In order to make that happen, we need to redirect our domain, because at the moment, they’re separate entities with no connection.
To do this, we change the named server settings on the domain.
Finding our Named Server information
First of all, we need to grab the named server details from our hosting provider, which in our case is SiteGround.
Log into your account, click on the My Accounts tab, and the Manage button.
Then, on the page with the account management information look at the Account DNS information.
You will be typically looking for 2 lines of information which start ns1. and ns2.
If you’re not using SiteGround, and you’re unsure of where to find the named server settings, contact your hosting provider and ask them to direct you to them.
It’s not common, but some domain registrars require that you also provide the corresponding IP addresses as well as the DNS settings. For this reason, you will find the correct IP addresses listed next to the ns1 and ns2 settings.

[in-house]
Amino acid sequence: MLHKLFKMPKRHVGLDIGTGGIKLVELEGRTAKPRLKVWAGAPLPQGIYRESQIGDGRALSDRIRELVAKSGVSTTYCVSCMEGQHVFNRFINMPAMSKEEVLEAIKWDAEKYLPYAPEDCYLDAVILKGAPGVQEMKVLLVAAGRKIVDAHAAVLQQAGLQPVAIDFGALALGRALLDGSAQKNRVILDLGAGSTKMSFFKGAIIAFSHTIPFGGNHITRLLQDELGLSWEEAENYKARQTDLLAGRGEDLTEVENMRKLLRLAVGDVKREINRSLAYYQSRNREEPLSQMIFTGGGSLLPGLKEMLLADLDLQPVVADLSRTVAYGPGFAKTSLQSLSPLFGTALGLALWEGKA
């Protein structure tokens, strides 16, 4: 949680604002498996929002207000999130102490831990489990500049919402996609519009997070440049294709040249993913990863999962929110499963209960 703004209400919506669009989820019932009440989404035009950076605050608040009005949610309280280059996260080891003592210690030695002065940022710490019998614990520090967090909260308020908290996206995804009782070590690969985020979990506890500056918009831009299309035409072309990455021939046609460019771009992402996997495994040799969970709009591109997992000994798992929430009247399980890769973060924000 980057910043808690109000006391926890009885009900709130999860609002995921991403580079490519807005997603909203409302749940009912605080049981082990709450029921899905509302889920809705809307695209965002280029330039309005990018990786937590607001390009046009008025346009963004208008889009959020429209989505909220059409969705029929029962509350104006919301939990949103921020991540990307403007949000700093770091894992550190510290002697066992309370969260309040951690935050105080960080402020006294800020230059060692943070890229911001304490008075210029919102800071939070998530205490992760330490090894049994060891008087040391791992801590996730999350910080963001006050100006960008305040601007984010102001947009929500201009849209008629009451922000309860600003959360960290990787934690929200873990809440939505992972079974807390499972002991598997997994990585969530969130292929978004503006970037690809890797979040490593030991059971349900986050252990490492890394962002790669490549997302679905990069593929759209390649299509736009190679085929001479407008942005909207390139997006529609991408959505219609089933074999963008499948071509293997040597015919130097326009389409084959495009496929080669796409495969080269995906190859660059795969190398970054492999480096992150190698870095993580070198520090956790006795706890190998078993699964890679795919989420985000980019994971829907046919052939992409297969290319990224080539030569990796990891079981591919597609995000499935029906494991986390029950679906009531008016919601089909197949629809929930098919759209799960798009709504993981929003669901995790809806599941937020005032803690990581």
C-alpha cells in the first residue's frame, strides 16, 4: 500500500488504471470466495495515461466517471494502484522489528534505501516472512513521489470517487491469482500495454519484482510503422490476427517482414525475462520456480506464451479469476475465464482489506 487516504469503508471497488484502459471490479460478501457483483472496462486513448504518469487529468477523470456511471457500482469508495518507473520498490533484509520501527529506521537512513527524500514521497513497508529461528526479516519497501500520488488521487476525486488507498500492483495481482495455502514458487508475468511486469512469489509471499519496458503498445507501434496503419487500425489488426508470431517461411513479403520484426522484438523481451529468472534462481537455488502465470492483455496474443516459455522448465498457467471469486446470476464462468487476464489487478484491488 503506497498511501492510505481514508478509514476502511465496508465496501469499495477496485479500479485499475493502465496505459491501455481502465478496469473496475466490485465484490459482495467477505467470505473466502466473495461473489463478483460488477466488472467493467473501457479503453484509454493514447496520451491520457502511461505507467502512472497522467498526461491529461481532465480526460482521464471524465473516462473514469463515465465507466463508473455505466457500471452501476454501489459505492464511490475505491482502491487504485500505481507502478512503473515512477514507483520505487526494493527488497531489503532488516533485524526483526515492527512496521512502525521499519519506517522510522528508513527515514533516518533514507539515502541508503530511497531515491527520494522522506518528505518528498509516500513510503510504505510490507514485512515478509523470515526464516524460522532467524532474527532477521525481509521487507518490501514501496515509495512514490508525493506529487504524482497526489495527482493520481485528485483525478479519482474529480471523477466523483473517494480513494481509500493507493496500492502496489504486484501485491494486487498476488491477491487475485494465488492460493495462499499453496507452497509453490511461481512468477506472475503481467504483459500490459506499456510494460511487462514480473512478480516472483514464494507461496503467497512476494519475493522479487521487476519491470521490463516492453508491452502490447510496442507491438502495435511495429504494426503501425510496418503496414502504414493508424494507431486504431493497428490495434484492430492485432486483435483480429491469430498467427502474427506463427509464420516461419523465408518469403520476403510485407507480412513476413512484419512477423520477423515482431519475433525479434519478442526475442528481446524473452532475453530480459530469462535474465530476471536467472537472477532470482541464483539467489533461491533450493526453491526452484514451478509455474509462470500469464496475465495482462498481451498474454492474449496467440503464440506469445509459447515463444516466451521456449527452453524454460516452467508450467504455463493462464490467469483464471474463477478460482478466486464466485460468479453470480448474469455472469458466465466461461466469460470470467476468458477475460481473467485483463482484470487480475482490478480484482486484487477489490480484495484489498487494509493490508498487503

Changing the named server on our domain
Now, we need to log into our domain management area where we registered the domain. In our case, this is NameCheap.
Select Domain List from the left sidebar and click the Manage button next to your domain.
Find the Nameservers section and select Custom DNS from the drop-down menu.
When you select Custom DNS, you are able to copy and paste the named server settings from your host onto those 2 lines.
Click on the green checkmark to save the changes.
Nameserver changes do not take effect instantly. They have to go through a process called propogation which can take up to 48 hours, but usually happen much sooner, often within the hour.
Checking your named server settings
If you’re not sure if the changes have taken effect, you can look up your domain on the WhoIs records by going to https://whois.net/ and typing your domain into the search field.
If the named server settings listed in the details are different to those you copied across from your hosting provider, it means that the settings have changed yet, and you will need to check back later.
Once they have moved across, you’re ready to log into your hosting plan and start installing WordPress.
This post was part of a Free 10-Day Build Your Own Website challenge in September 2017 and the 5-day challenge in February 2018. I’ll be running another similar challenge in the next couple of months. Join the free WordPress Happy Community to be sure to get in on the action.